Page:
Oracle’s Anti-Arbitration Line Is ‘Man Bites Dog,’ Judge Says

Posted February 15th, 2019.

As It Appeared On

By Dorothy Atkins

Law360 (February 15, 2019, 7:18 PM EST) — A Ninth Circuit panel appeared skeptical Friday of Oracle Inc.’s appeal of a decision to send an ex-worker’s putative class action over sales commission pay to arbitration, with one judge calling the company’s anti-arbitration stance ironic and a “man bites dog” situation.

During a hearing in San Francisco, U.S. District Judge Robert Lasnik, who sat on the three-judge panel by designation, said big companies are typically the ones insisting on arbitration and “making class actions disappear.” But in this case, Oracle is fighting the district judge’s decision to send plaintiff Marcella Johnson’s case to arbitration.

“There’s a man bites dog aspect to this case. Usually the big corporations are the ones who are imposing arbitration on people,” the judge said. “Don’t you see the irony here?”

Johnson originally filed her claims in California federal court, accusing Oracle of holding back $150 million in commission wages owed to sales employees by changing commission formulas that applied to past sales, sometimes even after the commissions had been paid. The commissions were allegedly reduced to align employee pay with the company’s “financial forecasts and bottom-line goals,” according to Johnson.

She voluntarily dismissed the suit after Oracle produced a mandatory arbitration agreement, and then she filed an arbitration demand with JAMS, as the agreement required. But she claims Oracle has “flatly refused” to participate in the process and asked the court to compel Oracle to arbitrate her dispute, pay its designated share of the fees and award attorneys’ fees and costs.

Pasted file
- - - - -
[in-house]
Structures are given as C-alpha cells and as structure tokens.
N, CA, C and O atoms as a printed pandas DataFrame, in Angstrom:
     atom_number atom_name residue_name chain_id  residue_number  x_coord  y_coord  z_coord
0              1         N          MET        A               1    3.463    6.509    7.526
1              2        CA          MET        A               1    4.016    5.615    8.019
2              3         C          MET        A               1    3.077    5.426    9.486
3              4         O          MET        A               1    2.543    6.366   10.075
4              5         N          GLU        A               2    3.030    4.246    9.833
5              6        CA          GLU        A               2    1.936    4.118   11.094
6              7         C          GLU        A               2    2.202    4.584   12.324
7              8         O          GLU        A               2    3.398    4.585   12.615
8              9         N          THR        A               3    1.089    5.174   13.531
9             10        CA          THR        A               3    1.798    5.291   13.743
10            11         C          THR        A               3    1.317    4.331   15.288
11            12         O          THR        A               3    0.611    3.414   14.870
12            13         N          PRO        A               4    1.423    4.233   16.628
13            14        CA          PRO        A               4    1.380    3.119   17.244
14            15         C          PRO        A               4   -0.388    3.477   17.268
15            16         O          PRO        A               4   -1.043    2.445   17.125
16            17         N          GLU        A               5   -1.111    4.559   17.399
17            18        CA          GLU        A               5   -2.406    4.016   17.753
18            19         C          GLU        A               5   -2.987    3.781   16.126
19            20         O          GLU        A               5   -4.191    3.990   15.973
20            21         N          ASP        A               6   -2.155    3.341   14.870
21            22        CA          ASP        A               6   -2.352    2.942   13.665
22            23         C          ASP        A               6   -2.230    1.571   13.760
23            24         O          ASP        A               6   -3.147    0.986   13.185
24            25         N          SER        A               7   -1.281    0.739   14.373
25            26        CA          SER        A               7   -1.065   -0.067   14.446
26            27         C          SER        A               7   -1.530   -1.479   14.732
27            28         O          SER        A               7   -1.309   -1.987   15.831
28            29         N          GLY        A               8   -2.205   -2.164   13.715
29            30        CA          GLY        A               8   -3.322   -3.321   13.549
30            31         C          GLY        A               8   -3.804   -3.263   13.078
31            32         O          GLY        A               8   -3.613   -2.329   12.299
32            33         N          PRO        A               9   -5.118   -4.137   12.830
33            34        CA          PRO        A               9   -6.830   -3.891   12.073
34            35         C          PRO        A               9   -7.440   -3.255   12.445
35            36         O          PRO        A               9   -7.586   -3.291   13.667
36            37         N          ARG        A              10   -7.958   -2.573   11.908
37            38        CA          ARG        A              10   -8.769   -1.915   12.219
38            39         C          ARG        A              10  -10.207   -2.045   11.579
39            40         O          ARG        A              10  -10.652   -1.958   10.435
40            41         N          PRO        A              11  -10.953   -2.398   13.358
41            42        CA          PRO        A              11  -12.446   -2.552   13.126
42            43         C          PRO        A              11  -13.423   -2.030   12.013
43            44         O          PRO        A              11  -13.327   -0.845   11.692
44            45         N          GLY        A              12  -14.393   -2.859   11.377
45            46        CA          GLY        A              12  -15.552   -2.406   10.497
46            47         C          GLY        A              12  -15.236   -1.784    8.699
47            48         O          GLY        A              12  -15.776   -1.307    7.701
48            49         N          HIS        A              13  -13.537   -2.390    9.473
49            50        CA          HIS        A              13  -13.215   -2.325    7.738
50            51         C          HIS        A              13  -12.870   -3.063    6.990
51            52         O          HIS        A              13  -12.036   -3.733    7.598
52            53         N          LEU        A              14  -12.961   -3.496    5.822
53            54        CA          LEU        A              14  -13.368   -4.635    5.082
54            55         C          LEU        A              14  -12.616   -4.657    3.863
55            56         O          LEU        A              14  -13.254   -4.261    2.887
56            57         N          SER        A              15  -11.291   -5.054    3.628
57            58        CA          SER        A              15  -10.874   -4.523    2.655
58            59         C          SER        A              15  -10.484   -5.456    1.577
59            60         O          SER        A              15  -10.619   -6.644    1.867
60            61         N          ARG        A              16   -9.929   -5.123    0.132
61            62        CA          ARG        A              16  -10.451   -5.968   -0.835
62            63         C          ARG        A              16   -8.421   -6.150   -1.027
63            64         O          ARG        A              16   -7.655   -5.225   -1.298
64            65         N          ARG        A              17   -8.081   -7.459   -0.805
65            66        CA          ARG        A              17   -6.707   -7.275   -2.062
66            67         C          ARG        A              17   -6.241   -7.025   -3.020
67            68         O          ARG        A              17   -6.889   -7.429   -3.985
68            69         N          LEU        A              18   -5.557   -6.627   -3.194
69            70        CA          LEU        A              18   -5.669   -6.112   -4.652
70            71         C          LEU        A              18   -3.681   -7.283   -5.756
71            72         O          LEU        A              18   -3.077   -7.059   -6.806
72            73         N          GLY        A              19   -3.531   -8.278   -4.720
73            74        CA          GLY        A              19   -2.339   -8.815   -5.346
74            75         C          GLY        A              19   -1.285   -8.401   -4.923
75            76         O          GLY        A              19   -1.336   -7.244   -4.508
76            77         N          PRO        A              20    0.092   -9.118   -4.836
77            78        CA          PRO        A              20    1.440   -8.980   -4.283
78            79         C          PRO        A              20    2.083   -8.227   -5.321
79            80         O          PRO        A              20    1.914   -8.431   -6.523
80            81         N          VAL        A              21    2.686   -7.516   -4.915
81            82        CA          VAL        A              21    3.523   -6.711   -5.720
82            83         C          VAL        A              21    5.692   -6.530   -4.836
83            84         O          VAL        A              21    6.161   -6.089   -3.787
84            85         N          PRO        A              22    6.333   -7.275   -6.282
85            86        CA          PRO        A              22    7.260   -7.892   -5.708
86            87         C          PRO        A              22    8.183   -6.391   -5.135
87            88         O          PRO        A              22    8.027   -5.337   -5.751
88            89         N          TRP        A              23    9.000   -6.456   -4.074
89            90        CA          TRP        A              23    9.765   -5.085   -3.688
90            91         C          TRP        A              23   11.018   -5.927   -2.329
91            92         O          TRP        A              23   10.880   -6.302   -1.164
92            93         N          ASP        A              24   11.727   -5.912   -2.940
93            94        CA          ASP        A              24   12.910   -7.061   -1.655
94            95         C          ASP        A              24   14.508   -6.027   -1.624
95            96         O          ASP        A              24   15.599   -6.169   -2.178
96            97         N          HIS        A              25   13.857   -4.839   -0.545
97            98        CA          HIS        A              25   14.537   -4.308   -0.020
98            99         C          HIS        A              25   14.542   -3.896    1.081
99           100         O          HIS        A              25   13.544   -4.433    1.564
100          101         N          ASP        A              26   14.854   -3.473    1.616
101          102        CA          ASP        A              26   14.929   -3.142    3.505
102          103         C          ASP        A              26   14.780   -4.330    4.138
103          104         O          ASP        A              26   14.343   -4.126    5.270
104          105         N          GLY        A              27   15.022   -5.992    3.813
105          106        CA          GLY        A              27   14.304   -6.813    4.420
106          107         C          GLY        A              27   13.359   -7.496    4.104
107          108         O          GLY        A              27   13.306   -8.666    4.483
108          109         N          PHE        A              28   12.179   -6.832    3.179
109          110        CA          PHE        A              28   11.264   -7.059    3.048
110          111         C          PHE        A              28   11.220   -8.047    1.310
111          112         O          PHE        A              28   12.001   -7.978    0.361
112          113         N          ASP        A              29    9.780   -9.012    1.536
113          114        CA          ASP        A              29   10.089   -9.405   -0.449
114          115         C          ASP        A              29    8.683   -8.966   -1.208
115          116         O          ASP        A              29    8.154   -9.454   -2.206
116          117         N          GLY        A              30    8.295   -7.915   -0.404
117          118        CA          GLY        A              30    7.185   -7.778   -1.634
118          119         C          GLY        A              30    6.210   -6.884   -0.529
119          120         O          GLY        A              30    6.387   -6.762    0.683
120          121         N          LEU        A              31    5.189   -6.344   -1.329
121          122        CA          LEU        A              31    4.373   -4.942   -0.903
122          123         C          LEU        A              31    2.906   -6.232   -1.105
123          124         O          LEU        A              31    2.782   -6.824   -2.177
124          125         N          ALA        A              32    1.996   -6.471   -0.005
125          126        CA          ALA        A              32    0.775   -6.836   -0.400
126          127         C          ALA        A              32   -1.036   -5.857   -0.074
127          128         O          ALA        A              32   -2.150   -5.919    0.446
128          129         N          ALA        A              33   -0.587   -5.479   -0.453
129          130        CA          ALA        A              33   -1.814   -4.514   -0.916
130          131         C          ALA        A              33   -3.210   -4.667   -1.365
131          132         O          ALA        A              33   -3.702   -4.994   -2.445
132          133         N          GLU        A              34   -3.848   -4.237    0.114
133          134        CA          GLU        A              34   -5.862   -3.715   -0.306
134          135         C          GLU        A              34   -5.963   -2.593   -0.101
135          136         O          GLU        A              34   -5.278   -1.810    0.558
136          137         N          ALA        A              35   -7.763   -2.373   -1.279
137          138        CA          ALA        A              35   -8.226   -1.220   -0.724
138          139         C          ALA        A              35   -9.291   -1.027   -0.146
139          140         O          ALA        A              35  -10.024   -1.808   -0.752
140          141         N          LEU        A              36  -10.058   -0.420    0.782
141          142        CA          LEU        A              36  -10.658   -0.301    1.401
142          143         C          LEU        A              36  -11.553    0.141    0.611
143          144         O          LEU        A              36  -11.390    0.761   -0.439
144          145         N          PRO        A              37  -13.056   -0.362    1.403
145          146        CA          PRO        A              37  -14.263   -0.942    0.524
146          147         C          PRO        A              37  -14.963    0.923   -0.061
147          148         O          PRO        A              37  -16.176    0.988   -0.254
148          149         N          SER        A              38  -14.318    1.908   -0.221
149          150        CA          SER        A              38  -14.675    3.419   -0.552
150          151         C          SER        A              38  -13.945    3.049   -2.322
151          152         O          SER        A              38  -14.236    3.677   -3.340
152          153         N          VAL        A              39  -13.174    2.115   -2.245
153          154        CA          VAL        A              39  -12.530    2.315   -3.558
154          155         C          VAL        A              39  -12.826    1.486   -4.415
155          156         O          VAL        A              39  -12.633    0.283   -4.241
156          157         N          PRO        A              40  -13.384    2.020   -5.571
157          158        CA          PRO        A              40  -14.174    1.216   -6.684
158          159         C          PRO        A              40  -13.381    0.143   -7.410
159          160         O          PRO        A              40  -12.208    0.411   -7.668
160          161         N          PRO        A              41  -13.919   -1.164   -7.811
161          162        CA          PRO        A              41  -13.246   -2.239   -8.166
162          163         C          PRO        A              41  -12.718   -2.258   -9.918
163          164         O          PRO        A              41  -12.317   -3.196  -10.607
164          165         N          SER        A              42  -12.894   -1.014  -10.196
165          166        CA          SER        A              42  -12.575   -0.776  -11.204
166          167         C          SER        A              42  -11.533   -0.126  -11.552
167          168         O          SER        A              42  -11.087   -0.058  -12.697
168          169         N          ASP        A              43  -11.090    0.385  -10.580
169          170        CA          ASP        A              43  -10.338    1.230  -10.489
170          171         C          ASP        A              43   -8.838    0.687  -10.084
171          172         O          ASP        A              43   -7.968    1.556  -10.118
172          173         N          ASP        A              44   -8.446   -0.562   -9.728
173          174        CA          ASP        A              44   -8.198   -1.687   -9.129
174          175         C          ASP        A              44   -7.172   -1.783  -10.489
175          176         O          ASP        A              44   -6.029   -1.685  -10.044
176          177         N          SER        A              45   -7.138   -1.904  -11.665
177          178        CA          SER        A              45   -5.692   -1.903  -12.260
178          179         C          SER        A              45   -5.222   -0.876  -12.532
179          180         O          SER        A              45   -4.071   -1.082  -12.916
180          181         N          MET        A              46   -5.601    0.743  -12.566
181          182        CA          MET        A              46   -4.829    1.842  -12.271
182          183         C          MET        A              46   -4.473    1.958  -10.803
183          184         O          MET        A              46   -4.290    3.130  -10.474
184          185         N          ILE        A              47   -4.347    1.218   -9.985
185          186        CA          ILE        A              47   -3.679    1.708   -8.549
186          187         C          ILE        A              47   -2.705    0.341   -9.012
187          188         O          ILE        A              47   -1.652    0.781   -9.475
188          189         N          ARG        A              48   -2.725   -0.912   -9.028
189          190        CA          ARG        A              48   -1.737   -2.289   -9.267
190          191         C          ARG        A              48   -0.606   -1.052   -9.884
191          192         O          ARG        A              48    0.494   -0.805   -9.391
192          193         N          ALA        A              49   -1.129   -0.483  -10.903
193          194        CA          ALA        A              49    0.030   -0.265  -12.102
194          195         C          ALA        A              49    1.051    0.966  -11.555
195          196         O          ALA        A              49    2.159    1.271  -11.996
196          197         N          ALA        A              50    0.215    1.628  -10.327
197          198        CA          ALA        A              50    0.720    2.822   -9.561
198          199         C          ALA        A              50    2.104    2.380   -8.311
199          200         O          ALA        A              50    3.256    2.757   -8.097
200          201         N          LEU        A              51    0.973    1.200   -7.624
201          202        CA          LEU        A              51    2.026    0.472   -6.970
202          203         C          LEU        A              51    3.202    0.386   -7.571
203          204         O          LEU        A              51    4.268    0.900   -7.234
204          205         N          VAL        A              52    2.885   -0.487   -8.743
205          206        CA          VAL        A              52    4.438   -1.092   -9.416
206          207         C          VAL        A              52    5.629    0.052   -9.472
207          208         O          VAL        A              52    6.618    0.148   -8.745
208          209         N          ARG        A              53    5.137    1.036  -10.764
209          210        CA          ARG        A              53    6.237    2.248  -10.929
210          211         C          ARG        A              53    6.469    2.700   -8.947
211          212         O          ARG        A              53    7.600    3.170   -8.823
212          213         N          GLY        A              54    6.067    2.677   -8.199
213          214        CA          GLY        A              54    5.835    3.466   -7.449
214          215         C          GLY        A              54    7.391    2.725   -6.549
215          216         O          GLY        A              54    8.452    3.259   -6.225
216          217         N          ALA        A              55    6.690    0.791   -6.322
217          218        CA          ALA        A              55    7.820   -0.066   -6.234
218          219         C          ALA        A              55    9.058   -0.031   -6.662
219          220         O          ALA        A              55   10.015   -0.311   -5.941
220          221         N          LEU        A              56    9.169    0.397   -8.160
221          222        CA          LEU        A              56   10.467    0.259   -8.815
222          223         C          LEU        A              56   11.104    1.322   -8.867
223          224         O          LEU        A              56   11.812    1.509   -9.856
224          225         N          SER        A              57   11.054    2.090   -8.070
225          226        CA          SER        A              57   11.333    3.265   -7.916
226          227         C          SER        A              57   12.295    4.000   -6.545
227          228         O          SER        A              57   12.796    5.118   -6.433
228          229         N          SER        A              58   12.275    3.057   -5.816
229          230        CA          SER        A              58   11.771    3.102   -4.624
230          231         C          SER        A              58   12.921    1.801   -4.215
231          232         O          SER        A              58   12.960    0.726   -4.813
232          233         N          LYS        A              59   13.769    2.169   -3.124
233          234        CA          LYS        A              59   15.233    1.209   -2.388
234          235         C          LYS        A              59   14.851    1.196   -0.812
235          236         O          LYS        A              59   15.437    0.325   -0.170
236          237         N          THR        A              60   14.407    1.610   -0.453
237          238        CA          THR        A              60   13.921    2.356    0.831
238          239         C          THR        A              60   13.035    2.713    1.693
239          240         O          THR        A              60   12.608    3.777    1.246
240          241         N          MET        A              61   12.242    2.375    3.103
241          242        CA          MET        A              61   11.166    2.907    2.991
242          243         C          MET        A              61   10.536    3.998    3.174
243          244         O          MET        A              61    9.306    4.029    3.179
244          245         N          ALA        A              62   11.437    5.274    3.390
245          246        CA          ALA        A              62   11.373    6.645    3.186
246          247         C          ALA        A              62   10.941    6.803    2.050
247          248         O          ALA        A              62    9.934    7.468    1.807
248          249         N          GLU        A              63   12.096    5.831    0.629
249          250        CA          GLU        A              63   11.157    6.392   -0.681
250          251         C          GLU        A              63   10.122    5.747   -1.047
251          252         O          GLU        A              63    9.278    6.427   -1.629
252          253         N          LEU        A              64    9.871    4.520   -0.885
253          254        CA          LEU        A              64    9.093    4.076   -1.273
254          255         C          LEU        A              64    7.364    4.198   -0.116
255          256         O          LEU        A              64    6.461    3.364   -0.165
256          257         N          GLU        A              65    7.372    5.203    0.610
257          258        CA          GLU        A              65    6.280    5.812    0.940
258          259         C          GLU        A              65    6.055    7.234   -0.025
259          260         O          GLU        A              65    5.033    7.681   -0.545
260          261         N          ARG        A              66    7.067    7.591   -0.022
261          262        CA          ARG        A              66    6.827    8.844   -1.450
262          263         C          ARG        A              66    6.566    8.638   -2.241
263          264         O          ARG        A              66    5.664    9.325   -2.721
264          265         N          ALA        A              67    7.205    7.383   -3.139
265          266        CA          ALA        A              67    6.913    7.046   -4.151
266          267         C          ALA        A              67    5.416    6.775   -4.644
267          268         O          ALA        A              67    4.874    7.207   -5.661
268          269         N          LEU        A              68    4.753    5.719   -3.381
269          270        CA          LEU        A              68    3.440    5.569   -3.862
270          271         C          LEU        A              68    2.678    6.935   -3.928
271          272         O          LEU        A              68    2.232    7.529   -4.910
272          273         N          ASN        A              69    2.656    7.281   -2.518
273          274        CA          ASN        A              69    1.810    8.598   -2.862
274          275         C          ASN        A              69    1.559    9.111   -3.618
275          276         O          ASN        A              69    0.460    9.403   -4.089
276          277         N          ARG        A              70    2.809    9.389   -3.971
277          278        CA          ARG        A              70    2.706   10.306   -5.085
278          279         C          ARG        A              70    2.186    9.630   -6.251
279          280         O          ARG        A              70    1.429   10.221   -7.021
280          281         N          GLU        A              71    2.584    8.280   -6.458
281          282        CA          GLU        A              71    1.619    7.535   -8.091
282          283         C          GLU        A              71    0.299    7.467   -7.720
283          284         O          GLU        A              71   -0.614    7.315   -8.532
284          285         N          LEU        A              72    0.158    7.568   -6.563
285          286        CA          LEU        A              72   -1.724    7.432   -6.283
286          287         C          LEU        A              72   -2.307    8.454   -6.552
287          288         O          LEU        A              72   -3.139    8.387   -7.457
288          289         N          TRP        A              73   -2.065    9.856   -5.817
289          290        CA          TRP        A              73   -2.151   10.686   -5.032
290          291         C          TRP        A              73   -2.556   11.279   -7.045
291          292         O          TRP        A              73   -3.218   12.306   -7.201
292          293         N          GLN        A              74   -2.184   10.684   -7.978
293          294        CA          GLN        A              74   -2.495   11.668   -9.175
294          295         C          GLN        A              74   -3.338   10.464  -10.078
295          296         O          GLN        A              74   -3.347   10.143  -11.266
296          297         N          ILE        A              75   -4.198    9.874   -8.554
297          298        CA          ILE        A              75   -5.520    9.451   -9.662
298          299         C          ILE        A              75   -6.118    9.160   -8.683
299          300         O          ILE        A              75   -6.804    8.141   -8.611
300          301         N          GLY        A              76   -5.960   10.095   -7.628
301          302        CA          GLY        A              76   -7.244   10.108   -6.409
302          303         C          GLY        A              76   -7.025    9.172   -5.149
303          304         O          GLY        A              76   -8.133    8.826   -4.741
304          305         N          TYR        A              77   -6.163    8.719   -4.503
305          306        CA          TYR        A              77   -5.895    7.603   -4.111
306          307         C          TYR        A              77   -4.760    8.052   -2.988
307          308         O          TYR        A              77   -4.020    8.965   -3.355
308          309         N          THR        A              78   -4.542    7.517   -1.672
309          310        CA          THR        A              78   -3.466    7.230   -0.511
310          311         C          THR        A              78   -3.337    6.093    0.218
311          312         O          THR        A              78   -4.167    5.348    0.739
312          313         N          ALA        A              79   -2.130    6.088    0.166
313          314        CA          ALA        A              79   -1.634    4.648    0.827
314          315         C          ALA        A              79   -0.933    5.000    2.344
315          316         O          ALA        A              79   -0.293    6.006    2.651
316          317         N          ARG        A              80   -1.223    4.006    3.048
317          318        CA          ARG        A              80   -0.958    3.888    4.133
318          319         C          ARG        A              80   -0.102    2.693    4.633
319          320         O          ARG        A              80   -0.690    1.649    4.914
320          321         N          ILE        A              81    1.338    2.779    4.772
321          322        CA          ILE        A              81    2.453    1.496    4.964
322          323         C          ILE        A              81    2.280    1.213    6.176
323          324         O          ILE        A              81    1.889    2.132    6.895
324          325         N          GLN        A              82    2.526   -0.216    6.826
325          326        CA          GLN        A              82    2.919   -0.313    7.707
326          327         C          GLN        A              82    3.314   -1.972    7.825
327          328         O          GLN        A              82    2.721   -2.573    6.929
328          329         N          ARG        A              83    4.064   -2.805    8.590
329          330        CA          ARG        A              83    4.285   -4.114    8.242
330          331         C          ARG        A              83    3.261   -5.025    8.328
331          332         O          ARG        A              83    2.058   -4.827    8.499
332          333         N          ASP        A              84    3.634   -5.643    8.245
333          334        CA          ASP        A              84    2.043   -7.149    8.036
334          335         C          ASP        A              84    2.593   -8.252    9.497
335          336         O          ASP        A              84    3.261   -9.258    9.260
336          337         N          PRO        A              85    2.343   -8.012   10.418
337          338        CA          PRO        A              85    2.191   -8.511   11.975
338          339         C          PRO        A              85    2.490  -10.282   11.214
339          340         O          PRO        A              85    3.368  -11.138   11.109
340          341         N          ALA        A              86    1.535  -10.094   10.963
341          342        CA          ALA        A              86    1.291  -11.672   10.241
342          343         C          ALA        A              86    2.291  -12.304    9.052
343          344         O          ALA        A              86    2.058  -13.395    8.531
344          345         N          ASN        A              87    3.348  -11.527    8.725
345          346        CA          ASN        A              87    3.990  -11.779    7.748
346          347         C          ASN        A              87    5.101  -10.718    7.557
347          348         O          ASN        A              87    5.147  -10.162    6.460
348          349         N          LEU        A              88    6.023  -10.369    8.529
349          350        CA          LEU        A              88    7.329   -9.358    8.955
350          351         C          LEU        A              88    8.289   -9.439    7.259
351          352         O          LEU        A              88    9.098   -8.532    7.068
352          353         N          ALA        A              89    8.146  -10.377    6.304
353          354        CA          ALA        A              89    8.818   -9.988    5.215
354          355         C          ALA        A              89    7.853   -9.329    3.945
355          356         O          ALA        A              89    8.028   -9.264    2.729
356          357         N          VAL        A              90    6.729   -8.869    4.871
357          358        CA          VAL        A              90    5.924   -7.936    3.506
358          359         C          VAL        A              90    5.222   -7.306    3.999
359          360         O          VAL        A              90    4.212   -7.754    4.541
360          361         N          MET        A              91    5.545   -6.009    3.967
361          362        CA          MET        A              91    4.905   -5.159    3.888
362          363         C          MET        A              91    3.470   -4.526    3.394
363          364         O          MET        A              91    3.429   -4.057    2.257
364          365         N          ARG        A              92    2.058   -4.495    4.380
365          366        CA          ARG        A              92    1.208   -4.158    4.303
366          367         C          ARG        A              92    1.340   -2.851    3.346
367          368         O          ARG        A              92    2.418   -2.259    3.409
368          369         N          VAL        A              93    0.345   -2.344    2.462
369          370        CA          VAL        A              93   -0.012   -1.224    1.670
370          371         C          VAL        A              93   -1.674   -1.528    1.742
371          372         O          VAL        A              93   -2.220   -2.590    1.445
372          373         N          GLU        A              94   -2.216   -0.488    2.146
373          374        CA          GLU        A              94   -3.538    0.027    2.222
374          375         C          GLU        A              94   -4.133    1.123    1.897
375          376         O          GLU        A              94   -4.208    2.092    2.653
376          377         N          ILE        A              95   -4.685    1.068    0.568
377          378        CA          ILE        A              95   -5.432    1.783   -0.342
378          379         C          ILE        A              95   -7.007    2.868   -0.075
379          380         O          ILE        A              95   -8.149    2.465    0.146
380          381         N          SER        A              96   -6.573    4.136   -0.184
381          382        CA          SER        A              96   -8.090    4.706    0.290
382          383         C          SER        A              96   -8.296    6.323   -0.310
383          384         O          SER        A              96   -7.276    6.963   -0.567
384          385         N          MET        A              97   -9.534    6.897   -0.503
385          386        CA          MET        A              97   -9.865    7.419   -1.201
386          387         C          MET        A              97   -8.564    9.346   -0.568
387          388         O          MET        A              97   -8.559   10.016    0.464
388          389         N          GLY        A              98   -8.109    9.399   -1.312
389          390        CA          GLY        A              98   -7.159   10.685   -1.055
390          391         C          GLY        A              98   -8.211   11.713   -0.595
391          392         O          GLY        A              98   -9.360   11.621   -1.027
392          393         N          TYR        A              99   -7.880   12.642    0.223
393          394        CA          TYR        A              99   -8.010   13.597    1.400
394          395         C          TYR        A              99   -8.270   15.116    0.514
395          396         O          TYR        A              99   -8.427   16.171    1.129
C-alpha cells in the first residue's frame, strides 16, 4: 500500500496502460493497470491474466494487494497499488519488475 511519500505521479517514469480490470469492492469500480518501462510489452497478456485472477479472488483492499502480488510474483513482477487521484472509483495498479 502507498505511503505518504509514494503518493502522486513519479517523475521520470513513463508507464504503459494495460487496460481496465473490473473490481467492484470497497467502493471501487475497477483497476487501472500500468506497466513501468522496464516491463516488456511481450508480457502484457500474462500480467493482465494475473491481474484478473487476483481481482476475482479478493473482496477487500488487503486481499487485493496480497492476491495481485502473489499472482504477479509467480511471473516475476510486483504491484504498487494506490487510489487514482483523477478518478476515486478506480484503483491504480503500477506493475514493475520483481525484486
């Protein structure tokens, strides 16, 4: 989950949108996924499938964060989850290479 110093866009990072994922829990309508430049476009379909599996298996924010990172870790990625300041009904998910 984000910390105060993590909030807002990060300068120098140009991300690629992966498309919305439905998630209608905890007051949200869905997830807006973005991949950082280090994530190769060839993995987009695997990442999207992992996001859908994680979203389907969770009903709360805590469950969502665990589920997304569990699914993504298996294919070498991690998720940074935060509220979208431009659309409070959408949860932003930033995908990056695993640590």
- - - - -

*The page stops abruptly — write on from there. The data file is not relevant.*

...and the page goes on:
After a hearing on the motion to compel in November 2017, U.S. Magistrate Judge Elizabeth D. Laporte sided with Johnson, but Oracle appealed the ruling to the Ninth Circuit.

During a hearing on the appeal Friday, counsel for Oracle, Brendan Dolan of Vedder Price LLP, argued that Judge Laporte erred by failing to conduct a proper analysis under two prongs of the Federal Arbitration Act. He said she never did the first analysis to determine if there is a valid arbitration agreement, instead jumping immediately to the second step, and therefore the motion to compel should be reversed. Dolan argued that the fact Oracle has power as a corporation shouldn’t be considered until conducting an analysis under the second prong.

U.S. Circuit Judge Johnnie B. Rawlinson asked Dolan whether Oracle’s counsel clearly made its current argument on first instance to the district court. Dolan responded that they did, but not in the exact same words as on appeal, and they certainly didn’t waive the argument. But Judge Rawlinson appeared skeptical, noting that judges and attorneys both have a duty to work together to resolve disputes, but attorneys have a responsibility to frame the issues so that judges can sufficiently address them.

“The parties have an obligation to tee up the issues,” the judge said. “I see it as us all working together to come to the correct conclusion. … [A district judge] doesn’t do it separate and apart from the issues that have been framed by the parties.”

Meanwhile, Johnson’s counsel, Michael Douglas Palmer of Sanford Heisler LLP, noted that Judge Laporte said explicitly that there was “no question” that there’s an arbitration agreement between the parties, and the question is which of the two agreements apply. Therefore, Palmer said the first prong, or the threshold determination, was properly decided by the district judge. Palmer also agreed with Judge Lasnik’s suggestion that Oracle’s position is ironic.

“Oracle has to face the facts that these are their agreements, these are the documents that they wrote and they must be required to actually abide by them,” Palmer said. “They keep trying to fight them in courts, which is ironic.”

The panel took the arguments under submission.

U.S. Circuit Judges Mary M. Schroeder and Johnnie B. Rawlinson and U.S. District Judge Robert Lasnik, sitting by designation, sat on the panel.

Johnson is represented by Michael Douglas Palmer of Sanford Heisler LLP.

Oracle is represented by Brendan Dolan of Vedder Price LLP.

The case is Johnson v. Oracle America Inc., case number 17-17489, in the U.S. Court of Appeals for the Ninth Circuit.

–Additional reporting by Cara Bayles. Editing by Breda Lund.

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